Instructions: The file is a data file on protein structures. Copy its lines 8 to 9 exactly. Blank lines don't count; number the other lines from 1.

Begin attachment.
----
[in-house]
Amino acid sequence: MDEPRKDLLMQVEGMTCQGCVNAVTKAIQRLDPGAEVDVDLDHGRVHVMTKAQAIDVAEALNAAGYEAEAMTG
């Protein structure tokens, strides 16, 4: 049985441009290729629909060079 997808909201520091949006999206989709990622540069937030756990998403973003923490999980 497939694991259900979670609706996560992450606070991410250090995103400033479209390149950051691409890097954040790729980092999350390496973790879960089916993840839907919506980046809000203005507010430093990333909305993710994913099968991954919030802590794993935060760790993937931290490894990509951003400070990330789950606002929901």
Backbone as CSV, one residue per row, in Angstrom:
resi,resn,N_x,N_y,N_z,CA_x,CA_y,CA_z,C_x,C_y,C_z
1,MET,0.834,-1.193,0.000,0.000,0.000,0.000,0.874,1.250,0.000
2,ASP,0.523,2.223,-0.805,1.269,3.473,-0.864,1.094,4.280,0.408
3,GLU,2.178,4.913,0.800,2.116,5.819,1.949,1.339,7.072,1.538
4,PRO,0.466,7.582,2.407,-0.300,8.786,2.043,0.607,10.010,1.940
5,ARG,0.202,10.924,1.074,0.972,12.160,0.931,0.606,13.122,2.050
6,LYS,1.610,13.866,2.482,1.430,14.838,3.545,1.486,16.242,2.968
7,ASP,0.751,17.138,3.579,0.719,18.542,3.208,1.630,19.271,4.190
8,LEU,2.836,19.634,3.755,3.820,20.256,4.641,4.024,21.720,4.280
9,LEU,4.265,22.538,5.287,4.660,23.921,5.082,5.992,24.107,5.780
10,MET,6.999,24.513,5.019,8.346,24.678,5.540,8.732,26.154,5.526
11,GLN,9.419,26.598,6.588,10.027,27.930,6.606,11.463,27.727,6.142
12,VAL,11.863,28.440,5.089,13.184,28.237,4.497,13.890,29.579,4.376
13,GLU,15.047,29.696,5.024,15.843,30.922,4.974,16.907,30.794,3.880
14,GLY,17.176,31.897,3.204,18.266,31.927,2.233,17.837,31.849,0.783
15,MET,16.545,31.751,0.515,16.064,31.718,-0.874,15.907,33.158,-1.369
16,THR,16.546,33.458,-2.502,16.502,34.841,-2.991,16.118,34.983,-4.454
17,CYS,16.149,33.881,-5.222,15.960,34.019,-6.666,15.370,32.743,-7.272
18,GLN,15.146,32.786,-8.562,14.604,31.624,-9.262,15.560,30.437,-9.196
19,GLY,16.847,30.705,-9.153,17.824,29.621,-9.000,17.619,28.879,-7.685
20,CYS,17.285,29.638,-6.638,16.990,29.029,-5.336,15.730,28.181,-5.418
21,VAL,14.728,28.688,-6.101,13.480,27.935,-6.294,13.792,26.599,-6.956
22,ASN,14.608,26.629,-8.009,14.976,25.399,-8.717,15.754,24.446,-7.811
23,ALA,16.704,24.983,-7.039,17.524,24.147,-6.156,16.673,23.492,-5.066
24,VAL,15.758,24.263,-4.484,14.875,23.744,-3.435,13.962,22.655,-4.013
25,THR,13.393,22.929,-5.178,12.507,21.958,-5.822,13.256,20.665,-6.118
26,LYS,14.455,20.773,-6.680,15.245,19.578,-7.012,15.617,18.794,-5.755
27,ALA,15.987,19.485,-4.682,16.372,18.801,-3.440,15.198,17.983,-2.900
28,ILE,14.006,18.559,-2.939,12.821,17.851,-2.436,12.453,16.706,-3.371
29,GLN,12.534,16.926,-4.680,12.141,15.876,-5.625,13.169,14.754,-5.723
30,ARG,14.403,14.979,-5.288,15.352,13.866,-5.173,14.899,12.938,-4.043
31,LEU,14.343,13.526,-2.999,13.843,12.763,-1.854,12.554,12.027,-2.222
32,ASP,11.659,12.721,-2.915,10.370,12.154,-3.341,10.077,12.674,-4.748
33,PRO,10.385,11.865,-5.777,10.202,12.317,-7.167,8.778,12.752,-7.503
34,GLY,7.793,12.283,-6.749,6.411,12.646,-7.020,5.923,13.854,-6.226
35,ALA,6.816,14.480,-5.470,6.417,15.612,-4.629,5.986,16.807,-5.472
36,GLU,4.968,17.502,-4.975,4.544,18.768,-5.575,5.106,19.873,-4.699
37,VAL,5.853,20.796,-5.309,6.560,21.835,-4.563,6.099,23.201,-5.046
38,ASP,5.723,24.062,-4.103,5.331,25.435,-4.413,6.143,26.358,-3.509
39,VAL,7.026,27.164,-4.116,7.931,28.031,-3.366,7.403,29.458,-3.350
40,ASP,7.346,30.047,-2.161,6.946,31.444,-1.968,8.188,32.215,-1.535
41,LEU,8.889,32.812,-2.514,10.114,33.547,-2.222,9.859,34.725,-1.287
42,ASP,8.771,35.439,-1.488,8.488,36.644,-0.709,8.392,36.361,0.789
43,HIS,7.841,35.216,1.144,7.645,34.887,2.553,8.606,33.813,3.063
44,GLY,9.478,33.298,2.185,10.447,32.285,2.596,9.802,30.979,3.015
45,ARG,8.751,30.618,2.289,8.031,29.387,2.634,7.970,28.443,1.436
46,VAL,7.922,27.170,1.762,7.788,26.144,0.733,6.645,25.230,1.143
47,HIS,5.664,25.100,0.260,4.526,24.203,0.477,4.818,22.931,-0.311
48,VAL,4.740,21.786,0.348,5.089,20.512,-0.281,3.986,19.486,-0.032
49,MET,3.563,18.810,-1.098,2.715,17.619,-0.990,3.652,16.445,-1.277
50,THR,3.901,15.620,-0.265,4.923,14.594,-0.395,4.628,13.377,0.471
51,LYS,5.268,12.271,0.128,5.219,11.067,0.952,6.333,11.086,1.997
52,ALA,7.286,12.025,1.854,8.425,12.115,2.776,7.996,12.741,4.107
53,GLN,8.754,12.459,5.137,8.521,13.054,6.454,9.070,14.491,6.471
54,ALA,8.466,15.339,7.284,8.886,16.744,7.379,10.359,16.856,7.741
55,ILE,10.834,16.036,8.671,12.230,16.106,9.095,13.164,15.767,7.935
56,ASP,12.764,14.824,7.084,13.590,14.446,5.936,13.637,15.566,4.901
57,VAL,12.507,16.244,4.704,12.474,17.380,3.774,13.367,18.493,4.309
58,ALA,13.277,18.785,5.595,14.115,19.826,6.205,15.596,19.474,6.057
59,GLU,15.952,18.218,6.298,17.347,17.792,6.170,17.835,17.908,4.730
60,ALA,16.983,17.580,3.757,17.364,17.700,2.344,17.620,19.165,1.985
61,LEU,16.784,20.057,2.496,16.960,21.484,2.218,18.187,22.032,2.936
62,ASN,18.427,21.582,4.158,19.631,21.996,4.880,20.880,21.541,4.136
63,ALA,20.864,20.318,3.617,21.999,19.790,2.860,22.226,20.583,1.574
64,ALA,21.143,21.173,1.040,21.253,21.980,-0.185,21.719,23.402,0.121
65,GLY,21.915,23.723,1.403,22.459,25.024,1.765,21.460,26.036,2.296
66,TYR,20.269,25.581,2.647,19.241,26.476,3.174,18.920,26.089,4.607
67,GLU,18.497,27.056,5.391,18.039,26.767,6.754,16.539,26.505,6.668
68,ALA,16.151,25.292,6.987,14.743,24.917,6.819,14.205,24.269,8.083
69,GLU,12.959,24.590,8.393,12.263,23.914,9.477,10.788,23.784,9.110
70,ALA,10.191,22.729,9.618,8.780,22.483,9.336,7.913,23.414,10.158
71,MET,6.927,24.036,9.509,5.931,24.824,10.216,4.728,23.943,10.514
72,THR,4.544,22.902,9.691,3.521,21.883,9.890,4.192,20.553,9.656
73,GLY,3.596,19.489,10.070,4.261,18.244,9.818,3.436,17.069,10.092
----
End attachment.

3,GLU,2.178,4.913,0.800,2.116,5.819,1.949,1.339,7.072,1.538
4,PRO,0.466,7.582,2.407,-0.300,8.786,2.043,0.607,10.010,1.940